The first thing everyone involved in the race was to pick up their soft-shell Musto jackets. Here’s John looking very proud.

They all wore them with pride, we could see from the back who was who (apart from us poor souls).

We did not manage to meet Keith (see his blog prettymuchallatsea for lots of good details on sailing) but Heather found us, I think she went round with her phone looking at all the men to see if they matched the photo George had sent her (they were on level two together). I have to confess that I said “oh, that looks like our kitchen” rather than “oh that looks like John”. Heather’s blog is dreamitnowdoit and that’s exactly what she’s doing. For me it was great to meet a landlubber in the same (non) boat, being left behind whilst they go off around the world. Mind you, everyone I talked to said they preferred the sound of my adventure (turn left on plane and check into five star hotels with nice bathrooms) than the rough and tough of the boats.

Heather and Darren and John

Before we even arrived, John got into the mood by buying a magazine we’ve never tried before.

Article on Wendy Tuck

So what did we learn on the day? Everyone can expect to have an injury at some time during the race, with luck not serious but enough to keep the “medics” on board busy.  Now there’s only 7 months left we all need to start focussing. This means KNOTS: Sir Robin said he goes round at each port with a piece of rope, if you can’t tie the knot he asks for you’re on the plane back home! The crew will end up not just sailors but all-round seamen.

Regarding the actual race route, it’s still being formalised. It will be roughly the same as last time with a UK start.  The start date is probably mid-August to early September depending on the ports chosen. As soon as destinations are known it will be posted on the Clipper website.

Leg 1 will have two races to South America, potentially two stopovers in South America or one in Europe and one in South America. It will be the first equator crossing so anyone who’s not done it before can expect to be involved in a ceremony appeasing the Gods (don’t know why, maybe I’ll do a bit of research and get back to you on this).

Leg 2 is one race to South Africa, most likely stopping at Cape Town. Leg 3 is one race to Freemantle and Leg 4 one race to the East Coast, port not yet confirmed. The fleet will NOT join the Sydney-Hobart race on Boxing Day (December 26th) as they’ve done the last few times.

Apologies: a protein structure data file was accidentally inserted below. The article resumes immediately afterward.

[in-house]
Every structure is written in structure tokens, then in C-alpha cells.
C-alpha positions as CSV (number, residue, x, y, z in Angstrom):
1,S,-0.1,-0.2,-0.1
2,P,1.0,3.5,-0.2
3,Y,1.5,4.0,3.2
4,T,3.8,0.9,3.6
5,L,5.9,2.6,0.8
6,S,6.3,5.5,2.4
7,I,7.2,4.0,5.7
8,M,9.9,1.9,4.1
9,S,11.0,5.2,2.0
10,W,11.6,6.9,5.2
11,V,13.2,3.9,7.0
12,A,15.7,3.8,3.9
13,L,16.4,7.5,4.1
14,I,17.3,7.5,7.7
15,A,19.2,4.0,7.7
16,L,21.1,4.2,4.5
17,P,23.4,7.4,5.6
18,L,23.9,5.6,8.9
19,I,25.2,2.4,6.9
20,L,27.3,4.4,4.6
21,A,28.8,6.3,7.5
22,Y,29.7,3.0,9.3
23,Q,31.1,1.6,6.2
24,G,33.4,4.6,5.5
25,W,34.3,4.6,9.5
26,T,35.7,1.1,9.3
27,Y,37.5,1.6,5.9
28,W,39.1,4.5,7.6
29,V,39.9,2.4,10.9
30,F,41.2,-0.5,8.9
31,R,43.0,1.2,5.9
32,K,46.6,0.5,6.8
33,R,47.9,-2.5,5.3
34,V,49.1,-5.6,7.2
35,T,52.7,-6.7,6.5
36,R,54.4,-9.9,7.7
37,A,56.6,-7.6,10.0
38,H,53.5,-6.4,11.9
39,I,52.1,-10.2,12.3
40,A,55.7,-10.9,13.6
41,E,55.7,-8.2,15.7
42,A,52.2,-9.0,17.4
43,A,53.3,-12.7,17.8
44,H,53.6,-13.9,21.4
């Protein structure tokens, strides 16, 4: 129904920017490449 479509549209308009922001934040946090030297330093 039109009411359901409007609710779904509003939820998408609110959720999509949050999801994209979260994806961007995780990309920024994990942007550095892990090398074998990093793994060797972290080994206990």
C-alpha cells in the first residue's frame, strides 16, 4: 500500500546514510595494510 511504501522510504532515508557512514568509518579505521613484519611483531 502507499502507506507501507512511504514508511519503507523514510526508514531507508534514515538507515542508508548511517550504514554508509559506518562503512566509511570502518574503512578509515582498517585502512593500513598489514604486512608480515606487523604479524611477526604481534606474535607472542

Leg 5 is probably three races, across the top of the Philippines to Sanya, a short fast race to another port with a pit-stop then a short sprint to Zhuhai where there will be a longer stop and crew change for the leggers. Leg 6 is two races, to Qingdao (short but tough) then over to the West Coast of the USA (port not yet finalised).

Leg 7 follows down the West Coast to Panama, where the race finishes and the fleet meet up for the Panama Canal transit. They then race up to an as-yet-unknown port on the US East Coast. Finally, leg 8 is back to the UK, possibly consisting of two or three races with all ports to be confirmed.

A bit of light relief before more details: even though I did not get a supporter’s jacket (may suggest they create these?) I did have some very appropriate earrings in my collection that I wore for the day.

Racing earrings!

Back to the race. The fleet is currently in Gosport being refitted. Each yacht needs about eight weeks to be fully fitted: everything is ripped out, checked, serviced or replaced as necessary. This will take until June, in time for the Level Four training (racing in the right boat with the correct crew and skipper to get used to each other).  There is no need for anti-fouling as a copper coating was put onto the boats previously and this works well: in earlier races, someone would have to dive under the boat to remove all the barnacles and seaweed and mermaids trapped there.

Once this is done, all that is needed is fuel, water, gas, food and the crew. Talking of which, you may have noticed that someone is missing.